Part 1 of 3
I have talked before about my method of setting yearly goals, setting them on my birthday in February instead of on January 1. It’s mainly because I’m so opposed to clichés and the behaviors that go with them, and by the time my birthday arrives, many people have already abandoned their January 1 goals, especially if they were made because they perceive that the goal is what others expect of them. Then, in July, just about every blogger and business expert posts a “we’re halfway through the year, how are your goals going” post or article. I’m not much on that either, mainly because again, that’s what everyone else does. Curiously enough, we’re just a few days away from the halfway point of my “goals year,” and something just happened that forced me to stop, examine, and plan.
Last fall, I started donating plasma to get a little extra money. Part of that process is getting your vital signs checked and a blood sample screened. Part of the vital signs is getting weighed. It has become so routine I barely even notice, and sometimes I look at the weight but most of the time I don’t. For whatever reason, today I did pay attention and was alarmed.
I’ve also written extensively about my weight loss battle, which included weight loss surgery. It was a smashing success – eight months after the surgery, I was down 88 pounds. Then I hit a wall and was neither gaining nor losing. As my business has encountered some bumps in the road, we have had to be conservative with our money, and I started doing the plasma thing to cover as much as I could. One of the things I have had to put off is consultations with my weight loss surgeon (and believe me, she’s not happy with me about that). But I have basically stayed on that plateau for about a year now. Then today, when I donated plasma, I checked the scale reading during my vital signs check – 212 pounds.
When I first explored weight loss surgery, I was 287 pounds. That’s A LOT of weight for a guy that is only 5-foot-4.5 in height. I should be under 160. After the 6-month prep process, I was down to 266 on surgery day. That last follow-up with the surgeon in July last year I was 199, down 88 pounds. Then I hit the wall. And today I discover that I have gained 13 of the pounds back.
The good news is that I am still 65 pounds lighter than I was in May 2017. The bad news is obvious. It is clear that I lost focus on what I should be doing. The first step is to assess where I am.
What is the situation? I found this handy tool that calculates how many calories you should consume each day based on your gender, age, height and normal activity level. The calculator is based on the Mifflin-St. Jeor equation, a formula that has been shown to be an accurate way of estimating calorie needs in numerous studies. This calculator stated that I should have 2,085 calories a day to maintain weight, 1,668 to lose weight, and 1,251 to lose weight fast. Considering I have about 70% less stomach than the average person, I need to lop at lest 30% of that calorie count off, giving me numbers of 1,460, 1,168 and 875.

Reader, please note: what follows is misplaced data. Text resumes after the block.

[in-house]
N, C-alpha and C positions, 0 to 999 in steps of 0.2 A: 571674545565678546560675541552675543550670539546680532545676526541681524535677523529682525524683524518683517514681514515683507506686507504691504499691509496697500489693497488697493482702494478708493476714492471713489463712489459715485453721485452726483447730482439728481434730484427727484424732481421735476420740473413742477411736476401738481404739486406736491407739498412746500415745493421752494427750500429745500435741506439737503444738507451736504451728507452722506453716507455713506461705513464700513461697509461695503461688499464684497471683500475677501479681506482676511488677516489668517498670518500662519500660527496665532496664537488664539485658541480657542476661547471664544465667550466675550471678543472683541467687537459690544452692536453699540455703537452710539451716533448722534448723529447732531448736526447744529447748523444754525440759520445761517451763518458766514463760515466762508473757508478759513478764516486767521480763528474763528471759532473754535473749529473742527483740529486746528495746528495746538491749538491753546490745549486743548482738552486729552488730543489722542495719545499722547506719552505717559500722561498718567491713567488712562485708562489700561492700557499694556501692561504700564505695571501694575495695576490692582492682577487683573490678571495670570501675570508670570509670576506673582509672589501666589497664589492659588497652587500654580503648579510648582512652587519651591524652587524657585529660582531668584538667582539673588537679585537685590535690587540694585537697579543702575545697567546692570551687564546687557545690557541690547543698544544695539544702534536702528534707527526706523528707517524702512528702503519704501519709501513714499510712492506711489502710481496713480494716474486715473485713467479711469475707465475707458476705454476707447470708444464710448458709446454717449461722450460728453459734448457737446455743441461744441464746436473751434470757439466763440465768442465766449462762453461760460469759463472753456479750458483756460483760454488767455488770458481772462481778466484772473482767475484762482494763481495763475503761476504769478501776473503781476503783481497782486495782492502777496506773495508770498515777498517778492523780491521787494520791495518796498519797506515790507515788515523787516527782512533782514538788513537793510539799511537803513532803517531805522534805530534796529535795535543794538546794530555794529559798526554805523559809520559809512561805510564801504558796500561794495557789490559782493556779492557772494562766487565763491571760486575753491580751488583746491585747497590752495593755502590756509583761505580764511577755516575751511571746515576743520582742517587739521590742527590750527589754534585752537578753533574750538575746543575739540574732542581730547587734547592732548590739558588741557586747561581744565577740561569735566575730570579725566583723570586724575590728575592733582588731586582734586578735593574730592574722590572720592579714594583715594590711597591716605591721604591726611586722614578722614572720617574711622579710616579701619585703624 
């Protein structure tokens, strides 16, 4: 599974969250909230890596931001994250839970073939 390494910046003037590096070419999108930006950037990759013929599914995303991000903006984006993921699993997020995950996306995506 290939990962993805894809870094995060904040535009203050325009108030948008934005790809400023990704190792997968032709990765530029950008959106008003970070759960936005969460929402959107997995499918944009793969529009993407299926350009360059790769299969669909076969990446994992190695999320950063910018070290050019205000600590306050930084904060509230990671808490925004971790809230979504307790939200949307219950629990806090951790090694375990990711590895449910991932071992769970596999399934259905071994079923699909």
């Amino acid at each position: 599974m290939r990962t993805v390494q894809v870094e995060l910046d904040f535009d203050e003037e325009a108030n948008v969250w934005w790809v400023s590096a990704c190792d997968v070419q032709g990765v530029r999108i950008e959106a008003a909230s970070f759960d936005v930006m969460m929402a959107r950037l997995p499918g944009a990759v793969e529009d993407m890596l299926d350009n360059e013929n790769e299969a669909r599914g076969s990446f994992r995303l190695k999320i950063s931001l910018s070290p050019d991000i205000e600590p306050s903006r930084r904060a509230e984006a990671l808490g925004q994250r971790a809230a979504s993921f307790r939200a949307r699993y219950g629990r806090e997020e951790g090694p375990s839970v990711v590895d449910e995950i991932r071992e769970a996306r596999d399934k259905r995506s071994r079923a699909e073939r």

Now that I know what the excess intake is…
When did this happen? A pound of fat is 3,500 calories, so I have added 45,500 calories recently to gain 13 pounds. If we go conservative and say it has taken 2 months to add these 13 pounds, I have exceeded my calorie count by 758 calories per day. That means I’m consuming at least 2,200 calories a day – and it’s probably more, because it probably hasn’t taken 2 months to put these pounds back on. And like everyone else, when I over-indulge in food, it is never on anything good. Has anyone ever OD-ed on carrots? Are there any scientists studying widespread broccoli binges? Hardly.
This shows me I have not been tracking my food intake accurately, for one. Another thing is I’m not getting enough protein, a fact I already knew because once in May and once in July, the protein in my blood was too low to donate. You have to stay away for a week when that happens.
Why is this situation present? I have dealt with emotional eating in the past; it was a major factor that led me to need the surgery in the first place. My bariatric practice requires patients to spend at least 2 sessions with their therapist to ensure you are in a good place emotionally and mentally before the surgery. The surgery is not a magic pill; you will not lose weight if you simply have the surgery and keep living exactly the way you were living before. My practice also requires your surgery to be signed off on by the nutritionist, who helps you prepare for the eating habits you will need to be successful. The therapist makes sure you understand your previous overeating triggers and helps you set up for success in dealing with them. After surgery I was very successful, as is evident by my 88-pound loss. Since then I had lost focus. I believe emotional eating crept back in, and I channeled it by eating when I felt high stress levels – which has been a lot in the down times of running the business.
With the assessment of the situation complete, I now move on to the Assign and Act sections. Take a guess at what the next two posts are going to be called?
And of course, we can apply this to business. Is your business stuck, or not performing as you would like and expect? Do an assessment with the 3 W’s shown above, what, when and why.
I’ll give what one of the Act possibilities will be – hiring a Virtual Assistant. A good VA will take some things off your plate so you can get the business moving forward or faster as needed. Contact Us and let’s discuss how we can work together to make things happen.